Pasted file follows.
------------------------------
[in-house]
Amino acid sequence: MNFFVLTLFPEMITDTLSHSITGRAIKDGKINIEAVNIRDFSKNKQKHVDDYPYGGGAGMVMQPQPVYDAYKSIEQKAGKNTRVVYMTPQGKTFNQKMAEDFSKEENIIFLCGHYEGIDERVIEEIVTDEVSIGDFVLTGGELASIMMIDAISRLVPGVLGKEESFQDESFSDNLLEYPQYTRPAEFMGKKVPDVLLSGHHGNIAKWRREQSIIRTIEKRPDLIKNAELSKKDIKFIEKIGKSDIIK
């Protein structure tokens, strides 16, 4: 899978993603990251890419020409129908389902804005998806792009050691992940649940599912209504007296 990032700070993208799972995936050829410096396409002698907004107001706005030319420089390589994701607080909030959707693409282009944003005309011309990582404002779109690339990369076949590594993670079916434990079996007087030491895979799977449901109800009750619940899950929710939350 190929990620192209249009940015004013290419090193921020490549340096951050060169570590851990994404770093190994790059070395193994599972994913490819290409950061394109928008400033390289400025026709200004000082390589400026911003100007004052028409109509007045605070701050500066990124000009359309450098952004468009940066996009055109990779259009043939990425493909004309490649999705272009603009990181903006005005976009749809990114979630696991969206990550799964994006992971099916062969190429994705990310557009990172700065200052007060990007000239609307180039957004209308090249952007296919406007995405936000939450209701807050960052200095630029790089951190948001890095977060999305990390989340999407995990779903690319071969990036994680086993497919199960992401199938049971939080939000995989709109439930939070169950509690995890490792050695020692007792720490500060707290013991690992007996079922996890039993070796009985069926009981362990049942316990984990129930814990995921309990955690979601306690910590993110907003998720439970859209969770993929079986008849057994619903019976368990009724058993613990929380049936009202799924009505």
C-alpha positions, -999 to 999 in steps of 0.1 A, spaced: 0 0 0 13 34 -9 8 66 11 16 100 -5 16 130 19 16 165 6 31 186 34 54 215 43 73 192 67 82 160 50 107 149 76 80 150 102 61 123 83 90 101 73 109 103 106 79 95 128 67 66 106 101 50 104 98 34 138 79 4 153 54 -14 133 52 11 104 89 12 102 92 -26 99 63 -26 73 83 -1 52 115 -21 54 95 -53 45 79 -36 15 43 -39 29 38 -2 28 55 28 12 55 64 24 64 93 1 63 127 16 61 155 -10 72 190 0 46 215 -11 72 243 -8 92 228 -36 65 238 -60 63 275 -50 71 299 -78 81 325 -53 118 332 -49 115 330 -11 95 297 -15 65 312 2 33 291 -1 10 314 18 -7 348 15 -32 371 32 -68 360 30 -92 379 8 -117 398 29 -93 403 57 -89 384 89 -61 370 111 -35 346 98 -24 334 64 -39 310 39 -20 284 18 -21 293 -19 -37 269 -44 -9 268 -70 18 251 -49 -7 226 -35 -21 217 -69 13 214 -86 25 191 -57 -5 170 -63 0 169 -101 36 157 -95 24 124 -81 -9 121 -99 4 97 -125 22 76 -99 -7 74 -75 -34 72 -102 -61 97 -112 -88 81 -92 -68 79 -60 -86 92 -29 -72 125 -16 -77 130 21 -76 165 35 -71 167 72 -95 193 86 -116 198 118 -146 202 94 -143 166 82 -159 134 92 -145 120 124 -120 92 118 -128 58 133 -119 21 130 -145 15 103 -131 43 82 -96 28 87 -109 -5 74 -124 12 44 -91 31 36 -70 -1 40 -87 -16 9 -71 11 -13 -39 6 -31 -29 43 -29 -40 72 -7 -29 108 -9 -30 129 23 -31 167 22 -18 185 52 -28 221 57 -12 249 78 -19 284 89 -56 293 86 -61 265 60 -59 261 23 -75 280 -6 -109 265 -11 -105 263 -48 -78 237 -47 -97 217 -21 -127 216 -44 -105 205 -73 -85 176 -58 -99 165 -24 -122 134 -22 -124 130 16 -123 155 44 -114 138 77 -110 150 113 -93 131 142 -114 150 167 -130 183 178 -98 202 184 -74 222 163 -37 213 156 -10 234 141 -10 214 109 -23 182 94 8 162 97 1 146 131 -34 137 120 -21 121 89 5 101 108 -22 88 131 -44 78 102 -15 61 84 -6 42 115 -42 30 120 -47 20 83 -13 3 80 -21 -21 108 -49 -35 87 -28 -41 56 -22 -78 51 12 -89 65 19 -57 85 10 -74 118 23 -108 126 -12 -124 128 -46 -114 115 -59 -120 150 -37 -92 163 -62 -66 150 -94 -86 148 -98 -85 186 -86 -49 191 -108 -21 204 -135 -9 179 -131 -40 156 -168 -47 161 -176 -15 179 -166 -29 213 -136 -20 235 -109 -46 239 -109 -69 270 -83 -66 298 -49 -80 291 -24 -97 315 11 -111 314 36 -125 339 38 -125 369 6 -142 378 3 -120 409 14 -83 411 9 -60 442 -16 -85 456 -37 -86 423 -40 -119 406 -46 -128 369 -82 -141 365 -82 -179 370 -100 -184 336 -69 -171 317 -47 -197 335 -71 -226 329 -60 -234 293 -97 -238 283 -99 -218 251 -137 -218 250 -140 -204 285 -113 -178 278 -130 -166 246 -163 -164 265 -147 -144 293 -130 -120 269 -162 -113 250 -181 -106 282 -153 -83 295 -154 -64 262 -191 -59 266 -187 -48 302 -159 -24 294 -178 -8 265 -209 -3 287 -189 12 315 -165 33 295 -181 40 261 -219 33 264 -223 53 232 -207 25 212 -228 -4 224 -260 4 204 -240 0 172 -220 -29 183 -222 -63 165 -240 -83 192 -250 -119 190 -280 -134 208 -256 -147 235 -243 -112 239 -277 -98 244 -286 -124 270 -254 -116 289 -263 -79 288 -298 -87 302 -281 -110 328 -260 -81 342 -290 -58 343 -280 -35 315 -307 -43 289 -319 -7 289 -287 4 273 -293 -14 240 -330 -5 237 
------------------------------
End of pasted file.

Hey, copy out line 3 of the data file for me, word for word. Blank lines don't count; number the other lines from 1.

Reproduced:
């Protein structure tokens, strides 16, 4: 899978993603990251890419020409129908389902804005998806792009050691992940649940599912209504007296 990032700070993208799972995936050829410096396409002698907004107001706005030319420089390589994701607080909030959707693409282009944003005309011309990582404002779109690339990369076949590594993670079916434990079996007087030491895979799977449901109800009750619940899950929710939350 190929990620192209249009940015004013290419090193921020490549340096951050060169570590851990994404770093190994790059070395193994599972994913490819290409950061394109928008400033390289400025026709200004000082390589400026911003100007004052028409109509007045605070701050500066990124000009359309450098952004468009940066996009055109990779259009043939990425493909004309490649999705272009603009990181903006005005976009749809990114979630696991969206990550799964994006992971099916062969190429994705990310557009990172700065200052007060990007000239609307180039957004209308090249952007296919406007995405936000939450209701807050960052200095630029790089951190948001890095977060999305990390989340999407995990779903690319071969990036994680086993497919199960992401199938049971939080939000995989709109439930939070169950509690995890490792050695020692007792720490500060707290013991690992007996079922996890039993070796009985069926009981362990049942316990984990129930814990995921309990955690979601306690910590993110907003998720439970859209969770993929079986008849057994619903019976368990009724058993613990929380049936009202799924009505």